By Anton Round
With Europe facing more economic uncertainty, many firms are adopting a ‘wait and see’ stance when it comes to hiring new staff. But those looking to recruit experienced professionals in finance, technology and energy are finding they have a fight on their hands.
Amid the continued financial worry and gloomy unemployment figures, there has been growing demand for specialist skills across Europe. Rapid advances in technology and the need to upgrade infrastructure mean IT professionals continue to be highly sought after. Indeed, The European Commission’s report “Closing the gap by 2020” from The Grand Coalition for digital job creation, sees IT skills and jobs as Europe’s ‘backbone’. Meanwhile, regulatory change in the financial services sector and a wave of large-scale projects in the energy markets have seen strong demand for experienced professionals.
Many businesses are adopting a ‘wait and see’ stance when it comes to hiring new staff. According to the Organisation for Economic Co-operation and Development (OECD), the Eurozone’s unemployment rate rose to 11.8 per cent in November 2012. This reflects the rising level of unemployment in countries such as Ireland, Portugal, Spain and France.
But while some regions suffer stifled growth, others have bucked the trend, with Germany in particular providing a fertile market. Here, there is strong demand for finance specialists — whether in accounting, controlling or audit. And it is coming not just from the traditional domain of banks and other financial institutions, but also corporate, industrial and manufacturing firms, most notably those in the automotive industry.
Even in the UK, where austerity measures are beginning to bite hard, there have been pockets of activity, with an air of quiet confidence permeating the gloom. In both the UK and Germany, exports have remained strong, but firms in other nations should also be preparing for a return to growth over the longer term. Moreover, market forces dictate that most firms can only freeze recruitment programmes for so long before productivity and financial performance are impacted.
Investment cycles fuel demand
In sectors where investment cycles tend to be longer, such as energy and manufacturing, delays in recruitment can be felt much further out in terms of a drop in output or an inability to service increased demand. For example, with a number of major projects looming large on the horizon, European countries face fierce competition for experienced oil and gas professionals.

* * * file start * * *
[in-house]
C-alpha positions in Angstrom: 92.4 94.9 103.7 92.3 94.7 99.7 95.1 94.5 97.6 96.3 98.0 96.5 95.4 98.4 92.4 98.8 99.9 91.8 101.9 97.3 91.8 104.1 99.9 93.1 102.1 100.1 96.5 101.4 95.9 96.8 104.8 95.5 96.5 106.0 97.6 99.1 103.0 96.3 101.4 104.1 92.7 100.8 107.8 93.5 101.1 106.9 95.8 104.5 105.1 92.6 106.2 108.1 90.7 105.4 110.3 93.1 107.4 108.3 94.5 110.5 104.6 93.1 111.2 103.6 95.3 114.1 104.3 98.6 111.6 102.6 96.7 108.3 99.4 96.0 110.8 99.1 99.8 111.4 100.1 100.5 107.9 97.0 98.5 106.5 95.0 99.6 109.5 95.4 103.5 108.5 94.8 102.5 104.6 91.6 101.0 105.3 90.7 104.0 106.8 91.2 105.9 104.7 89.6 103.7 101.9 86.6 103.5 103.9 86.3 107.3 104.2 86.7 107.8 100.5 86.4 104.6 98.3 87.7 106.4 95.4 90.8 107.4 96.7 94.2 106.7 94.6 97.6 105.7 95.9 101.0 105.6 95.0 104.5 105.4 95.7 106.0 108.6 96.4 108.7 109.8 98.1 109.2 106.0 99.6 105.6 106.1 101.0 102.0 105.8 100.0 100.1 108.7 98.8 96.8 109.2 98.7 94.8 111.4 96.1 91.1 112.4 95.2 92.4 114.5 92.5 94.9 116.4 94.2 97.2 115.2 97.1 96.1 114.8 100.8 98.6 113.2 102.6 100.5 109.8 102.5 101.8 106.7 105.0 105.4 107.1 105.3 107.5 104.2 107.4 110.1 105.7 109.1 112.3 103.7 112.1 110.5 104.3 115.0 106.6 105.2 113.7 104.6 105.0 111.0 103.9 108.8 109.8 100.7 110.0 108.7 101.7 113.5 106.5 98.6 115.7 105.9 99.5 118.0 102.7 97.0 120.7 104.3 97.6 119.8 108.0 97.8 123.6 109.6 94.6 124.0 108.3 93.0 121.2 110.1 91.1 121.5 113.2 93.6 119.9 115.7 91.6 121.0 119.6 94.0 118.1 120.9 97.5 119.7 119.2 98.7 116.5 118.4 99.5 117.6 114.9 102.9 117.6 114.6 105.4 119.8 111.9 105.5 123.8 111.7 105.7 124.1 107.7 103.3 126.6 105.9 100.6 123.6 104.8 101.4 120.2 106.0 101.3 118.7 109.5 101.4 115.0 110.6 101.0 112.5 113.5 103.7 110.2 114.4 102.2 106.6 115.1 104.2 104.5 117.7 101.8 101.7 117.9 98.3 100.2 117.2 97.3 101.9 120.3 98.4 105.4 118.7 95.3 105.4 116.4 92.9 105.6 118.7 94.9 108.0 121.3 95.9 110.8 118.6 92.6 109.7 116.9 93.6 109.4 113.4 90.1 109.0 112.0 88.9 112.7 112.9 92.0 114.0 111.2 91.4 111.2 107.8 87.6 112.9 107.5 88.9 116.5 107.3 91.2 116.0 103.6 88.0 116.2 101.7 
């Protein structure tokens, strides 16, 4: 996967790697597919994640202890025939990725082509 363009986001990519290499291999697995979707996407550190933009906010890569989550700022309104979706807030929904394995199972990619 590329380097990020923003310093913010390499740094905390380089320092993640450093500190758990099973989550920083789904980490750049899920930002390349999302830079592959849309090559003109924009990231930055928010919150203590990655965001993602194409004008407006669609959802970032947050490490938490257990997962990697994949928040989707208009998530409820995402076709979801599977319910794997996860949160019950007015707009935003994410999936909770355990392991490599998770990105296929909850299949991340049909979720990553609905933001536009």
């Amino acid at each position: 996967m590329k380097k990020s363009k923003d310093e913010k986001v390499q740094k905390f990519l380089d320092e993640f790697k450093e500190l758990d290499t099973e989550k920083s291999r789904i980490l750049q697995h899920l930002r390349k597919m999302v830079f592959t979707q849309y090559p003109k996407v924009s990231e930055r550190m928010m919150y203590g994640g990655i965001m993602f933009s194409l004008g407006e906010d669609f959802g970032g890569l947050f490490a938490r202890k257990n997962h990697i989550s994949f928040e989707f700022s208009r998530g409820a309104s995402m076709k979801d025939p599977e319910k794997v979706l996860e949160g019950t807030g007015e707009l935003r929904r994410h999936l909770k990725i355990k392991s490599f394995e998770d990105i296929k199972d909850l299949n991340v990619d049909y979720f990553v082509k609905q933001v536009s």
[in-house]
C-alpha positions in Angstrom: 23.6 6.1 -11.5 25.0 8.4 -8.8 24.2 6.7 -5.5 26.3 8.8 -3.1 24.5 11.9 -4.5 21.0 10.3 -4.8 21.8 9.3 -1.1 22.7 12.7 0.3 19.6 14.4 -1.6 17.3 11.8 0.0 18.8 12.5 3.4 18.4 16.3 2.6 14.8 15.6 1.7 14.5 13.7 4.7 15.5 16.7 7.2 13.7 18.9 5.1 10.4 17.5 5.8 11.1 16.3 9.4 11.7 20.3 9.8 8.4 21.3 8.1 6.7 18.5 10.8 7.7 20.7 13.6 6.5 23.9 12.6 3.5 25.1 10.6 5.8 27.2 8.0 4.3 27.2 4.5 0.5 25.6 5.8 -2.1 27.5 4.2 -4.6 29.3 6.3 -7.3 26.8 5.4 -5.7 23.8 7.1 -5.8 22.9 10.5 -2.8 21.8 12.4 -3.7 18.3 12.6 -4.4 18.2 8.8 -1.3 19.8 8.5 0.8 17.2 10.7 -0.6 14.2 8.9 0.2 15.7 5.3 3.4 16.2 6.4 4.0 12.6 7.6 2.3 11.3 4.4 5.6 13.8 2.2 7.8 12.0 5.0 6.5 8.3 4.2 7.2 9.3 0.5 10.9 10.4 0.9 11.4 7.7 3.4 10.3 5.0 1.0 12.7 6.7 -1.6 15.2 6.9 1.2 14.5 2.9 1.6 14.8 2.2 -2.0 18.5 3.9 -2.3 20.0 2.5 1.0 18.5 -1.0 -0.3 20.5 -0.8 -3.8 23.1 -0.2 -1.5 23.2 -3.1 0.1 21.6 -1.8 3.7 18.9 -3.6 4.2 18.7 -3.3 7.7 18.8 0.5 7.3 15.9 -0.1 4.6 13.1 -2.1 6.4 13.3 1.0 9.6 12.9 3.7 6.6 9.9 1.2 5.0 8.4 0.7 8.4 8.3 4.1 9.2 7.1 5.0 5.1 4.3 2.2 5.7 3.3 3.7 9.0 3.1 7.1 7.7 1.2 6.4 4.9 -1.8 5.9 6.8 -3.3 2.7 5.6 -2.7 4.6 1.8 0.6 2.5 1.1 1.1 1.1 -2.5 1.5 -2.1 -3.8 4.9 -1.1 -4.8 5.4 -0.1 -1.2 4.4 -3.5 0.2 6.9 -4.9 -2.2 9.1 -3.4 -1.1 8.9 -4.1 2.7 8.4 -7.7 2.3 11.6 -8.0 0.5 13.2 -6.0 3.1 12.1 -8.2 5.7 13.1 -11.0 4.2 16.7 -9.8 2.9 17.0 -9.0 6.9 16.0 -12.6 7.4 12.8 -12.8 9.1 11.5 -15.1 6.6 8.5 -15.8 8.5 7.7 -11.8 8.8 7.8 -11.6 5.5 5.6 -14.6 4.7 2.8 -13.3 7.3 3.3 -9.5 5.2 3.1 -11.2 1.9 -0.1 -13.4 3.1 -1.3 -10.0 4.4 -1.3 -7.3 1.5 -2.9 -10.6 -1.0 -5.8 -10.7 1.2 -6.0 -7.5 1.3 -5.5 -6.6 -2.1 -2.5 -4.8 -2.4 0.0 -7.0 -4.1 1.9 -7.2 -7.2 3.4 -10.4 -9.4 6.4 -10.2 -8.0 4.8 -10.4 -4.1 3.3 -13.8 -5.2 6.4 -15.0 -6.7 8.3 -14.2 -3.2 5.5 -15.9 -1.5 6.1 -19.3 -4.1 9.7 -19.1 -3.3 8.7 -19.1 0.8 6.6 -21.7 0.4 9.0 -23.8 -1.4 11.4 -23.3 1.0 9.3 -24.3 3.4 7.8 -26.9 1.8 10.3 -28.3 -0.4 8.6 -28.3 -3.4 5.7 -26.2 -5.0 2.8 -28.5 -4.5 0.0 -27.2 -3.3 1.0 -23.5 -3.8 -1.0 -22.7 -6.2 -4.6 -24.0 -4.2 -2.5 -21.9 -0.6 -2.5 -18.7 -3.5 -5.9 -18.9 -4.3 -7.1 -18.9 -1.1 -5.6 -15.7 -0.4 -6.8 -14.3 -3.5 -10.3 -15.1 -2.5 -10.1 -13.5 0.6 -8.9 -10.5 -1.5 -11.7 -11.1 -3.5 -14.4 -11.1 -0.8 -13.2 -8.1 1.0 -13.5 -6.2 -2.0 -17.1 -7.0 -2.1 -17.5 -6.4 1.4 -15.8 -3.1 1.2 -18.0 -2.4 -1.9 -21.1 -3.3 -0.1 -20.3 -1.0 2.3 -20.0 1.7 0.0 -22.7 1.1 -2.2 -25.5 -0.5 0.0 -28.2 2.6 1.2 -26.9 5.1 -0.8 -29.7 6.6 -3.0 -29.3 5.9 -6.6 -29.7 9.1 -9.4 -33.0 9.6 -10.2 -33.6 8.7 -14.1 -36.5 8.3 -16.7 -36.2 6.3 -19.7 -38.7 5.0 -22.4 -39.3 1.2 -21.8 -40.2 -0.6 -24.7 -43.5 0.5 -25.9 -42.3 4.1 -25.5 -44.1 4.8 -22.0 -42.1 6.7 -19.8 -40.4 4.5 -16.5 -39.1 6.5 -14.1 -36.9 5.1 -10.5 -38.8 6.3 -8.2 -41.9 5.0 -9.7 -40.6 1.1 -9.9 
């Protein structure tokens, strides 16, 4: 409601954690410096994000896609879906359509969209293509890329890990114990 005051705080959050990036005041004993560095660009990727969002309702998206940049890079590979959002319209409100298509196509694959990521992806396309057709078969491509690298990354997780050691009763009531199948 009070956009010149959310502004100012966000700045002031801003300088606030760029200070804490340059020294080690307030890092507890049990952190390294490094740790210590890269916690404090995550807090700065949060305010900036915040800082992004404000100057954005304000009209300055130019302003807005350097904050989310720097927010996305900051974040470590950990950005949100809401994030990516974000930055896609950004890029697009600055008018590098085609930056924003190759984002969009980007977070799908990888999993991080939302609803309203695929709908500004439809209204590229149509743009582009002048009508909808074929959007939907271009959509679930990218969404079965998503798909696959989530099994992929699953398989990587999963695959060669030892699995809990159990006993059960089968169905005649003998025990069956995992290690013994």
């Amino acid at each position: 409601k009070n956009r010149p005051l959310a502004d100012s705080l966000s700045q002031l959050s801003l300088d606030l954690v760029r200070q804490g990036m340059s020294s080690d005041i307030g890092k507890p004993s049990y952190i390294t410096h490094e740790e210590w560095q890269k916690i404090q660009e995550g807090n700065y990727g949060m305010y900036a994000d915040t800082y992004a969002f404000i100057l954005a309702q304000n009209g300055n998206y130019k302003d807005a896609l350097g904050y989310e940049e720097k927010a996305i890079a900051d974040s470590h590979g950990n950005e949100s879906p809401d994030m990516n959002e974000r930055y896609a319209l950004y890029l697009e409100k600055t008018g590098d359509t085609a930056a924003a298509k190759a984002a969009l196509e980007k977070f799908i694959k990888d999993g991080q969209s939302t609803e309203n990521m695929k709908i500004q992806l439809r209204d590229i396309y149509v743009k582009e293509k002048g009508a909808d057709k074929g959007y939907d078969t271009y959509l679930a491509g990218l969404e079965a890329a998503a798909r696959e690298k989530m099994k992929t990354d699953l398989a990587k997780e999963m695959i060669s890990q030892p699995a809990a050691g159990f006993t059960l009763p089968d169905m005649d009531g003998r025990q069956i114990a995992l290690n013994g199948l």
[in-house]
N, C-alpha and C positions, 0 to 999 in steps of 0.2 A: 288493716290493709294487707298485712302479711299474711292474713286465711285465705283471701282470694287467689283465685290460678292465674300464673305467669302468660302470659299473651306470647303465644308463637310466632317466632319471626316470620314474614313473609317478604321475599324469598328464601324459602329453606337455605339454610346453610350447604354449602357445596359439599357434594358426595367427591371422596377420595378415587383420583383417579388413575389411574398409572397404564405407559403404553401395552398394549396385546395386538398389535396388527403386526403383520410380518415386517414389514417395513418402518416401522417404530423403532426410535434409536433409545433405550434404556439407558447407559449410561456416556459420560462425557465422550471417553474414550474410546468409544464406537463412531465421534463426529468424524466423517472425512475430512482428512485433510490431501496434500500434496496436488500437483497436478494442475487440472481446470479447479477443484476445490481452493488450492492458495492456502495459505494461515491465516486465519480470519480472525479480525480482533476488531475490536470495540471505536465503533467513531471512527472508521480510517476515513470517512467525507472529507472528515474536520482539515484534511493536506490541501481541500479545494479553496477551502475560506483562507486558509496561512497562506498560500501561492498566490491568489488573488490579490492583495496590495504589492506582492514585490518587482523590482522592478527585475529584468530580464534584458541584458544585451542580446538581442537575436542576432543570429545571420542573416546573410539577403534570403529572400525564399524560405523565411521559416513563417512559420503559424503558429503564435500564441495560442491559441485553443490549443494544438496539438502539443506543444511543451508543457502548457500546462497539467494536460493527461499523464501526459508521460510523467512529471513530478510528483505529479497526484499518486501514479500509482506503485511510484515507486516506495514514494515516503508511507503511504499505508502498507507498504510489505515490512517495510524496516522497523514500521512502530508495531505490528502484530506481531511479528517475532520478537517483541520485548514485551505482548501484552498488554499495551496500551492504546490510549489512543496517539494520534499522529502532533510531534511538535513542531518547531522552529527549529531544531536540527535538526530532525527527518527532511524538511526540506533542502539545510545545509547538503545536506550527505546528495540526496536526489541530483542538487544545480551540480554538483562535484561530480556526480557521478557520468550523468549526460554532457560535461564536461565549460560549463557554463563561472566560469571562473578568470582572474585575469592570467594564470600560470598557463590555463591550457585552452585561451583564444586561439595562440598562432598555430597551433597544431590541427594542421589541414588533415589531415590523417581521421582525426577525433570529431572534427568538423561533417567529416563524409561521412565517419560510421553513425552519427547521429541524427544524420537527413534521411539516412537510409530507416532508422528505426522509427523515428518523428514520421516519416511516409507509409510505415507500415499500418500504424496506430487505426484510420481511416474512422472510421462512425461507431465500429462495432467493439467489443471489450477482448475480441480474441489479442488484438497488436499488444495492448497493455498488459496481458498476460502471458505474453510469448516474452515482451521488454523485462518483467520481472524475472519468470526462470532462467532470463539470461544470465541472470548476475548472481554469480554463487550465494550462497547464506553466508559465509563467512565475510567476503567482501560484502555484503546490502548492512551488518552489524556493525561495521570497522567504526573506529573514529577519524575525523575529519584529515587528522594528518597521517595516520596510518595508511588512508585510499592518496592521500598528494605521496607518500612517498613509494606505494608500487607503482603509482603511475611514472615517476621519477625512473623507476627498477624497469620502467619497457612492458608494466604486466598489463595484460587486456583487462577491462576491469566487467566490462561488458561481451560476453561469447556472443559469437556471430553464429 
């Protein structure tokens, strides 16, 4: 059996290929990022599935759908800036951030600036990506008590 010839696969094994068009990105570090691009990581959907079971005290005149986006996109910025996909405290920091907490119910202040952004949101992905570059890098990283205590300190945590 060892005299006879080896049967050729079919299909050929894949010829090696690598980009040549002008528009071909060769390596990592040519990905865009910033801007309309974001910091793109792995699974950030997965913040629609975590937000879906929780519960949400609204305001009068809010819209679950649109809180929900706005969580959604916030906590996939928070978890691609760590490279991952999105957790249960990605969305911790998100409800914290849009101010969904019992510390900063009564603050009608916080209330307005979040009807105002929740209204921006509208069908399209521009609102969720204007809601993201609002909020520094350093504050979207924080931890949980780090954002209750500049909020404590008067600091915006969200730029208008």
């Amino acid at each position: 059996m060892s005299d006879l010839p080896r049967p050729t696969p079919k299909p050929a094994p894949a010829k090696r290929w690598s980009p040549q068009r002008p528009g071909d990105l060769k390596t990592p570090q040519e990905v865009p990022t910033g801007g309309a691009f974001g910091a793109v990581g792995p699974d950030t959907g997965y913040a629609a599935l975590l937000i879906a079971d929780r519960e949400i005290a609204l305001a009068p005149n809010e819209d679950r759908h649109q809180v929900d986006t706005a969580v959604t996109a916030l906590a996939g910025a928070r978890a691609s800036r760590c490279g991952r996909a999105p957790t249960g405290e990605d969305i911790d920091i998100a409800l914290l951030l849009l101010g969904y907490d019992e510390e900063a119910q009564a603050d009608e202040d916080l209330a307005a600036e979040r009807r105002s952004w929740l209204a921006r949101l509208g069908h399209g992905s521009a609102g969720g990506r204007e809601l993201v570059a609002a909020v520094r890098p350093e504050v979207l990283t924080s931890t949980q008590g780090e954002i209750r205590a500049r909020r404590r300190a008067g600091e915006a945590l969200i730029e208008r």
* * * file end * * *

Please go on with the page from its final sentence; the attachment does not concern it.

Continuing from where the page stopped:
With renewable energy technologies such as wind, wave and biomass promising a ‘third industrial revolution’, the market is crying out for experienced practitioners in the fields of electrical engineering, electrical and mechanical engineering and specialist structural engineering.
With the supply chain in many industries being influenced not just by the need to improve technology, but to drive systems efficiency and output, demand for IT professionals also continues to remain strong and the market fluid, as IT contractors are more willing to re-locate to countries offering attractive rates of pay and favourable market conditions. For instance, Germany has seen the construction of large data centres and shared services facilities raising demand for skills. Given that these are situated in more remote locations in order to control costs, firms are offering higher rates of pay to recruit IT professionals with the necessary skills.
Planning for the longer term
The reality is that the skill sets tied to finance, IT, and energy are genuinely mobile and nations such as Germany and Denmark offer financial incentives to attract highly-qualified professionals from other countries. Therefore, money as a main motivator does not hold the same weight as it did before. Candidates now look for firms and locations that can provide more — what is known in recruitment circles as ‘lifestyle, career and motivation’ (LCM).
This change in attitude demands that recruiters focus more on communicating the benefits of working for them and living in their local community. Firms must also take the time to get to know candidates, their partners and their families and go the extra distance to help find local work and family support.
The conventional approach to recruitment — i.e. simply casting a wide net and whittling down candidates to a shortlist — is no longer a valid strategy in today’s increasingly mobile and social media dominated environment. Experienced and innovative recruiters now employ a more highly-engaged model, using developments in digital technology, mobile and social media to ensure instant and continuous communication with potential candidates. Tools such as LinkedIn, Twitter and Facebook are now new cogs in an ever-growing recruitment wheel.
The fact is that the recruitment market is changing dramatically (in terms of current trends and the different approaches being adopted). This is why European firms must act now to find new ways to add value to the recruitment process and engage with potential candidates if they are to win what has become a truly global talent tug-of-war.
This article has been taken from our International Trade Today magazine. To read more articles like this for free follow this link: www.issuu.com/internationaltradetoday